This was in the summer of 2013 or 2014, I think it was in Las Vegas for Saveur Best Food Blog Awards when I first met Naz. This beautiful woman, dressed elegantly with her hair let loose, quiet but present. We were both nominated in the same category and that commonality broke the ice between us and then we hung out for the next two days, we were there, at the event and became good friends in the years that followed. Her love and curiosity for food, words and everything around her is so infectious. And I have to tell you, to know Naz is to love her.
Fast forward four years and nothing has changed in her. The same warm and curious person, standing quietly in the corner of a very loud room stuffed with people, 4 years back. Only that person has written a book now. That too a stunning one, just like her.
All the warm tones in the photographs with popping colors here and there, just like Naz’s personality. All the heartfelt stories in the book about her heritage, her history and her present are so gripping, you can very well curl up on a couch with this “cookbook” for a quiet afternoon read. But my two favorites were, her dedication to her lovely daughters in the beginning and the truth she has put in all her recipes. Apart from being proud of the work she has put forward with her book, I was blown away by the quality of it. A job very well done, Naz! You will go places with this one.
It was tough for me to pick one recipe from the book as all of them look stunning and sound so tempting. But since I had to pick one, I went with this Orange Masghati. It sounded (and proved to be delightful) and at the same time, simple enough for someone like me who is not a proficient Persian cook. So beyond this, I will let the author do the talking herself. But you have got to check out Naz’s cookbook, Bottom of the Pot which also happens to be the name of her food blog. This one’s a keeper for sure!
We are giving away a copy of Bottom of the Pot. All you have to do is, drop a comment below and let us know what is your favorite Persian recipe.
Entries open till Oct. 21st. 11:59pm only for US/Canada residents. On Oct. 22nd, a winner will be chosen randomly, who will receive a copy of Naz’s gorgeous memoir style cookbook.
This giveaway is closed. Winner has been announced. Thanks for participating!
Author’s Notes: Think of Masghati as a cross between Jell-O and panna cotta. It’s infinitely more refined that Jell-O, and it’s not as wobbly as panna cotta. This Orange Masghati is a riff on the more traditional rose- scented one. Play around and use any fruit juice you like (pomegranate juice is also very popular). Masghati is traditionally prepared with wheat starch, commonly used in Persian kitchens as thickener. Here, I’ve used cornstarch which is easier to find than wheat starch, and it works just as well. The amount of sugar you use depends on your taste buds and how sweet the orange juice is. Make Orange Masghati a few hours in advance, and serve chilled out of the fridge with a drizzle of raspberry sauce.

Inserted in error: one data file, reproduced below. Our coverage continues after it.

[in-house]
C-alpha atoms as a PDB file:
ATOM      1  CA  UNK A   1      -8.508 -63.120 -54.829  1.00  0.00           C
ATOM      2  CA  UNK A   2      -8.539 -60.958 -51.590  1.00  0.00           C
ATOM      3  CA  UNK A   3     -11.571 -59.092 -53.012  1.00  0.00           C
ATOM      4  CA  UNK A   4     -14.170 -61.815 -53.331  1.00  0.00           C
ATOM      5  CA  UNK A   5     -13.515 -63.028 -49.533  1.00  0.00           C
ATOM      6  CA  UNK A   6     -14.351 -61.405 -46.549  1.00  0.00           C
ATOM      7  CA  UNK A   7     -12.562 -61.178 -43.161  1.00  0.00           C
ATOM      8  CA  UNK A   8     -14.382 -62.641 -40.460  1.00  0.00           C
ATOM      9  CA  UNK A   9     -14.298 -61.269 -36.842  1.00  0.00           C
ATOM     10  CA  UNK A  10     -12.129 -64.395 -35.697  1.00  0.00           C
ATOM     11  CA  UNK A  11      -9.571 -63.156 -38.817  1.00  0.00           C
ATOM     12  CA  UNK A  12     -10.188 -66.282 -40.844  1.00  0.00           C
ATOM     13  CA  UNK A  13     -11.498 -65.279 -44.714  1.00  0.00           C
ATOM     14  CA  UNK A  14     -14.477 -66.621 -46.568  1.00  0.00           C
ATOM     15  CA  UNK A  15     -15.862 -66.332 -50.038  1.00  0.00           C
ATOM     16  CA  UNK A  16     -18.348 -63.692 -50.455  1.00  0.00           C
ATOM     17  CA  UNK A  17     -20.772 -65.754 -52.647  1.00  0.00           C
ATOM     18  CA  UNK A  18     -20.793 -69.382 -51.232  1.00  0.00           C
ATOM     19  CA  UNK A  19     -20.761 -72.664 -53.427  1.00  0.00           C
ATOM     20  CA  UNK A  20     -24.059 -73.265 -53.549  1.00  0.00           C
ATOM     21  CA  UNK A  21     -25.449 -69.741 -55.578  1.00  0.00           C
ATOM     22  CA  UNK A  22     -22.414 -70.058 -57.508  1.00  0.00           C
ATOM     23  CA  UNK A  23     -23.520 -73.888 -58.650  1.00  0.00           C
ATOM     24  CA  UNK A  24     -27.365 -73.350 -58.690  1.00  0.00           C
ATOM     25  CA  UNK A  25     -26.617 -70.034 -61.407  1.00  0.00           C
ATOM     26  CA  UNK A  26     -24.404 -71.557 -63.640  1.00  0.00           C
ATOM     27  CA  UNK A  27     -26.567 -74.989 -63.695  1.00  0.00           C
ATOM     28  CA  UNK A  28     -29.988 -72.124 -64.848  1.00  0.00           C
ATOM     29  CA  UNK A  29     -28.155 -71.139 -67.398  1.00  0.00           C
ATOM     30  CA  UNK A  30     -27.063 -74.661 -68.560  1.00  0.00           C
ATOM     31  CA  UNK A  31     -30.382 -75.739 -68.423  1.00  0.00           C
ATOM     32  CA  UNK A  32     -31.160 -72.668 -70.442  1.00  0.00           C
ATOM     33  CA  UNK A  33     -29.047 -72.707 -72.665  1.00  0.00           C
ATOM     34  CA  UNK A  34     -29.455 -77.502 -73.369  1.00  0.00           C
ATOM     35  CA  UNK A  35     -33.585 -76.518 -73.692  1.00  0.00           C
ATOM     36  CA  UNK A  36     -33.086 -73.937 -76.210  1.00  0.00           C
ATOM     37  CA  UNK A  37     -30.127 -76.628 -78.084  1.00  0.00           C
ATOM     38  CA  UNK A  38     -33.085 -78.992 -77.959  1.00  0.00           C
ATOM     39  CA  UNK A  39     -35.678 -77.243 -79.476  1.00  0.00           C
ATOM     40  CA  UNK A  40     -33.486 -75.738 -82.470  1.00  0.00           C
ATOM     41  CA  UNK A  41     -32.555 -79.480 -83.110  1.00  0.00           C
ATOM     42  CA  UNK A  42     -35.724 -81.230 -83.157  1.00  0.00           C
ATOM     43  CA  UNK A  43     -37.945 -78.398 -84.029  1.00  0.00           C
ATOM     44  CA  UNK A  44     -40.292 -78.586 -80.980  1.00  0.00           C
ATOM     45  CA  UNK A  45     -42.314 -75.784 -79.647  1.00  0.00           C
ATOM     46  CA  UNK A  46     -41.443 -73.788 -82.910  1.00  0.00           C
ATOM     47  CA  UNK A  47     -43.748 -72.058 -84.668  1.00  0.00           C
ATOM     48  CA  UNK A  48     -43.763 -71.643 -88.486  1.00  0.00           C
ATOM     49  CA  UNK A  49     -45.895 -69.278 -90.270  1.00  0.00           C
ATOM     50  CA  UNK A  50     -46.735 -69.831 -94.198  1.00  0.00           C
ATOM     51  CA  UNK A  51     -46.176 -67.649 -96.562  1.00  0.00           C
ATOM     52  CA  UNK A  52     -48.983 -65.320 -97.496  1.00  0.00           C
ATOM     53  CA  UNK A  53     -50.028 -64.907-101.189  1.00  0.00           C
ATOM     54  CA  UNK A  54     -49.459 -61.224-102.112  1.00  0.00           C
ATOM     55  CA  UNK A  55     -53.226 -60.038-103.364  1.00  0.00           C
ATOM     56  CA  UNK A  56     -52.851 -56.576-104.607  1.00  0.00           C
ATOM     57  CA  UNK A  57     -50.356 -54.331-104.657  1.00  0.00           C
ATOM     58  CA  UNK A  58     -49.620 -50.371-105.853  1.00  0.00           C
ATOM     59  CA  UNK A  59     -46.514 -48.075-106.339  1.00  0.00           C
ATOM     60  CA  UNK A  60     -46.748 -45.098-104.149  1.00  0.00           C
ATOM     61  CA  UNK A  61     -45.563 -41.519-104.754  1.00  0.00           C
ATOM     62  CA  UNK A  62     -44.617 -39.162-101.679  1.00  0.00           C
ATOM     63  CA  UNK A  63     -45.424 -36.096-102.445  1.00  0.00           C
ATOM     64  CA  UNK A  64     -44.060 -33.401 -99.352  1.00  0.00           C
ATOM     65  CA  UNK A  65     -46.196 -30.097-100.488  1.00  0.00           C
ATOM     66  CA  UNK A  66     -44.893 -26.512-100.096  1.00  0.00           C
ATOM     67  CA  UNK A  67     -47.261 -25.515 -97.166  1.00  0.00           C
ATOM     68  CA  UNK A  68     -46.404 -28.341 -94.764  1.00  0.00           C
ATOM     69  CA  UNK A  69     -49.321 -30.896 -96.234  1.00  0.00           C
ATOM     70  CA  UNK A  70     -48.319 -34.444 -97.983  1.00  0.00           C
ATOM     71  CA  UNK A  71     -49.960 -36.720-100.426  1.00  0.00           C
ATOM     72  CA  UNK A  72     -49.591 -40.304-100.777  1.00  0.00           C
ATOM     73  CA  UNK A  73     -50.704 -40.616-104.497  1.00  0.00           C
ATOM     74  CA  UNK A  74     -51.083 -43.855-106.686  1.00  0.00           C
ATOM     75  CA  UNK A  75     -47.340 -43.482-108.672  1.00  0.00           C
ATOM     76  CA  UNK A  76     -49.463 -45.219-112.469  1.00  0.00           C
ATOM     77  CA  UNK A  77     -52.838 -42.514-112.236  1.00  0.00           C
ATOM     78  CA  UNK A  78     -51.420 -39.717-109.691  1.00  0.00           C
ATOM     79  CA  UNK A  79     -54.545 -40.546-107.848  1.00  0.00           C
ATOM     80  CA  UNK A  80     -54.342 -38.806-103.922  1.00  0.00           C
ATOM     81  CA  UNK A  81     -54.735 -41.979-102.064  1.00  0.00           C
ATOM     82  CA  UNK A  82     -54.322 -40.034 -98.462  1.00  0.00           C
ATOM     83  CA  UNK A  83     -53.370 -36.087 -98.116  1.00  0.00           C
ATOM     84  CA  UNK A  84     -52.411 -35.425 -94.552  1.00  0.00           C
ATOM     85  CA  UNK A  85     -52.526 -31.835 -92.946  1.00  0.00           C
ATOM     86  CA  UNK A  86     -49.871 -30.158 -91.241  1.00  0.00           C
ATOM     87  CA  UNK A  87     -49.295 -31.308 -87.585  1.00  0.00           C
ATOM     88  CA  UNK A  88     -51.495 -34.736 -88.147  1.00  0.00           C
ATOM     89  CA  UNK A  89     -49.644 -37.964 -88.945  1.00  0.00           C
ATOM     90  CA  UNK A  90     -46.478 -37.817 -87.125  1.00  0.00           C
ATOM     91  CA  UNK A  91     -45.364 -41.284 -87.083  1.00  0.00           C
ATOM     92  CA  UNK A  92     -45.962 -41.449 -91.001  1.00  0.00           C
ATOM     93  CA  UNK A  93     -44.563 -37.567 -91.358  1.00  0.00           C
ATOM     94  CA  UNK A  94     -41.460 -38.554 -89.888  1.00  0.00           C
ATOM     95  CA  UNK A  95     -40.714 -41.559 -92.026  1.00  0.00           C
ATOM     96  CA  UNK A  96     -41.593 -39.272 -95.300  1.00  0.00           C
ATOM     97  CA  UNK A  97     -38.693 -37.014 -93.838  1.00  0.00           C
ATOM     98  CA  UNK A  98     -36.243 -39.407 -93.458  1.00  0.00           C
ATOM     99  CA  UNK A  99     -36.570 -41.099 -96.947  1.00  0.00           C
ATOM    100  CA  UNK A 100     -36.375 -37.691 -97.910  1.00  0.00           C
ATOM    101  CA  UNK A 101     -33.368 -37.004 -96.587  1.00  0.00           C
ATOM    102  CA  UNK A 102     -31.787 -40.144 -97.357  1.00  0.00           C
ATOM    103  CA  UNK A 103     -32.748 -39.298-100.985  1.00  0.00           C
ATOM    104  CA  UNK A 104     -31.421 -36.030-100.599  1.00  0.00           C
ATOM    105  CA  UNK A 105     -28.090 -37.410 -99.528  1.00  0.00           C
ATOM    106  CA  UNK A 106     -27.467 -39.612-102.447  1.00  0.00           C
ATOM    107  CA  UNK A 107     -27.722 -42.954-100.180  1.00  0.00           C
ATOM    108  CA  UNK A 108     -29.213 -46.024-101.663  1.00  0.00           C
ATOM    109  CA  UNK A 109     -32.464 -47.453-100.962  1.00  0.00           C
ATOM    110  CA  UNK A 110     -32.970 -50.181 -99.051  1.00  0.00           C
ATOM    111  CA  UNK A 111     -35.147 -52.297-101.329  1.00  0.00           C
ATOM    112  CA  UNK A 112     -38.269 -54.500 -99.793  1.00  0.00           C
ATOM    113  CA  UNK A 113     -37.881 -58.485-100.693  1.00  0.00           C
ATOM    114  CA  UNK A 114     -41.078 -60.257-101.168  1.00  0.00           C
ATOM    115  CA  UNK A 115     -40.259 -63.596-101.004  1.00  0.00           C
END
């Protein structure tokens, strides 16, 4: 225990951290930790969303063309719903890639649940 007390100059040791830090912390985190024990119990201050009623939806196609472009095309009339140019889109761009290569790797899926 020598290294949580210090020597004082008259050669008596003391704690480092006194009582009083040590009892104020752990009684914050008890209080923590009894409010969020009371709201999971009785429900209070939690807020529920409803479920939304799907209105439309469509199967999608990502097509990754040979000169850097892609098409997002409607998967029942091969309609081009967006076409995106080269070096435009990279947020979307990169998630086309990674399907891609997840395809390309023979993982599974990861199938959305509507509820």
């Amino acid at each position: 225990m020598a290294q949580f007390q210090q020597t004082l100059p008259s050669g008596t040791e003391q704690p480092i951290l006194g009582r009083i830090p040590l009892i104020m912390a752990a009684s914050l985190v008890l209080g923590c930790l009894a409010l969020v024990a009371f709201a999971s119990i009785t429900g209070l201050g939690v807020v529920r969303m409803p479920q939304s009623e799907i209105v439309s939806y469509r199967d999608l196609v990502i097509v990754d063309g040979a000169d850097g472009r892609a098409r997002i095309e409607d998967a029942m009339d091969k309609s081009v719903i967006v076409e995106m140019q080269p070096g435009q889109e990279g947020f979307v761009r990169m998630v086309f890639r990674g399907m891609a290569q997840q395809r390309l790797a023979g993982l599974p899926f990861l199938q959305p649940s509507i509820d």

Orange Masghati is a riff on the more traditional rose- scented one. Play around and use any fruit juice you like (pomegranate juice is also very popular). Masghati is traditionally prepared with wheat starch, commonly used in Persian kitchens as thickener.
For the Masghati:
- Butter for greasing the dish
- 3 cups no-pulp orange juice divided
- 6 tablespoons cornstarch
- 3 tablespoons sugar or to taste; optional
- Chopped raw pistachios optional
For the Raspberry Sauce:
- 6 ounces raspberries
- 1/4 cup sugar
- 1/3 cup hot water
Lightly butter a rimmed 1-2 inch deep dish (a regular pie plate works well). Set aside.
In a small bowl, combine 1 cup of the orange juice with the cornstarch. Stir until completely smooth, without any lumps, and set aside. In a medium saucepan, combine the rest of the orange juice (2 cups) and the sugar (if using) over medium- high heat, and bring to a simmer to dissolve the sugar.
Give the cornstarch slurry a final stir to combine, and add it to the pot. Reduce the heat to medium and start stirring immediately. Continue stirring until it starts to thicken and set, 5 minutes. Don't go anywhere during this process (the cornstarch sets quickly and can burn(. You'll know the mixture is ready when it coats the back of a wooden spoon. You don;t want it to get too thick as it will keep setting as it cools. Remove from the heat and immediately pour into the prepared dish and smooth over. Set aside to cool at room temperature, and place in the fridge, uncovered, for 6 to 8 hours to fully set and chill.
Meanwhile, to make the sauce, set a few raspberries aside as garnish and place the rest along with the sugar and hot water in a blender. Blitz the raspberries until smooth. Transfer to a small bowl, and store in the fridge until ready to use.
To serve, you can either run a butter knife around the rim of the dish and invert the masghati onto a serving platter or serve directly from the dish. Serve cold, topped with pistachios, the reserved raspberries, and a light drizzle of the raspberry sauce.
MAKE AHEAD: Masghati is best prepared up to 1 day in advance. It will keep, covered, in the fridge up to 3 days.